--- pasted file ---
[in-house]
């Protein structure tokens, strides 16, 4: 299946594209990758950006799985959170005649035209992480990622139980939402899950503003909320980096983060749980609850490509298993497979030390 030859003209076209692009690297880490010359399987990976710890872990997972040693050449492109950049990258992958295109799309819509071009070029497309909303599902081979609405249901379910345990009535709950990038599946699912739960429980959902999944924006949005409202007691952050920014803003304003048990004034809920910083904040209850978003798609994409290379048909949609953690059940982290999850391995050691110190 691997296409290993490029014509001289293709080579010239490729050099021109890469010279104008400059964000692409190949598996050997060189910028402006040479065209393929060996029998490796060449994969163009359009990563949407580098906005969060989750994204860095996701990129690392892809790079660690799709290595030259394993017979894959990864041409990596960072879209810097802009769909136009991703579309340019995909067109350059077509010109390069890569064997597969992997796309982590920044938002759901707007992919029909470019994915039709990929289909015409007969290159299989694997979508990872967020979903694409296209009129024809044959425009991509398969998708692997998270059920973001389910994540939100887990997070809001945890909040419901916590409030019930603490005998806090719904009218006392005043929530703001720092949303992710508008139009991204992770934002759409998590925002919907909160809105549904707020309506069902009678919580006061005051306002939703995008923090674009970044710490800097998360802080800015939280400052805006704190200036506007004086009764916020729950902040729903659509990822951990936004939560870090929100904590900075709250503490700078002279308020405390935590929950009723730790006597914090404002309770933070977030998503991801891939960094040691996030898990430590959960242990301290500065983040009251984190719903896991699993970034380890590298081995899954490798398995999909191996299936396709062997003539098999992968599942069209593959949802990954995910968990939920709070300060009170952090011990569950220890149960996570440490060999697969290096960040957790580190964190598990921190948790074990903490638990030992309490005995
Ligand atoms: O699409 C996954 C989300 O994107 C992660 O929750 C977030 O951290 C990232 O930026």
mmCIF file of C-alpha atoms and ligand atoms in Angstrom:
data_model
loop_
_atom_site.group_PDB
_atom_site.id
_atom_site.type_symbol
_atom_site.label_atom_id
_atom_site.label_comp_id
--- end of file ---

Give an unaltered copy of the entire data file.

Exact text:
[in-house]
């Protein structure tokens, strides 16, 4: 299946594209990758950006799985959170005649035209992480990622139980939402899950503003909320980096983060749980609850490509298993497979030390 030859003209076209692009690297880490010359399987990976710890872990997972040693050449492109950049990258992958295109799309819509071009070029497309909303599902081979609405249901379910345990009535709950990038599946699912739960429980959902999944924006949005409202007691952050920014803003304003048990004034809920910083904040209850978003798609994409290379048909949609953690059940982290999850391995050691110190 691997296409290993490029014509001289293709080579010239490729050099021109890469010279104008400059964000692409190949598996050997060189910028402006040479065209393929060996029998490796060449994969163009359009990563949407580098906005969060989750994204860095996701990129690392892809790079660690799709290595030259394993017979894959990864041409990596960072879209810097802009769909136009991703579309340019995909067109350059077509010109390069890569064997597969992997796309982590920044938002759901707007992919029909470019994915039709990929289909015409007969290159299989694997979508990872967020979903694409296209009129024809044959425009991509398969998708692997998270059920973001389910994540939100887990997070809001945890909040419901916590409030019930603490005998806090719904009218006392005043929530703001720092949303992710508008139009991204992770934002759409998590925002919907909160809105549904707020309506069902009678919580006061005051306002939703995008923090674009970044710490800097998360802080800015939280400052805006704190200036506007004086009764916020729950902040729903659509990822951990936004939560870090929100904590900075709250503490700078002279308020405390935590929950009723730790006597914090404002309770933070977030998503991801891939960094040691996030898990430590959960242990301290500065983040009251984190719903896991699993970034380890590298081995899954490798398995999909191996299936396709062997003539098999992968599942069209593959949802990954995910968990939920709070300060009170952090011990569950220890149960996570440490060999697969290096960040957790580190964190598990921190948790074990903490638990030992309490005995
Ligand atoms: O699409 C996954 C989300 O994107 C992660 O929750 C977030 O951290 C990232 O930026």
mmCIF file of C-alpha atoms and ligand atoms in Angstrom:
data_model
loop_
_atom_site.group_PDB
_atom_site.id
_atom_site.type_symbol
_atom_site.label_atom_id
_atom_site.label_comp_id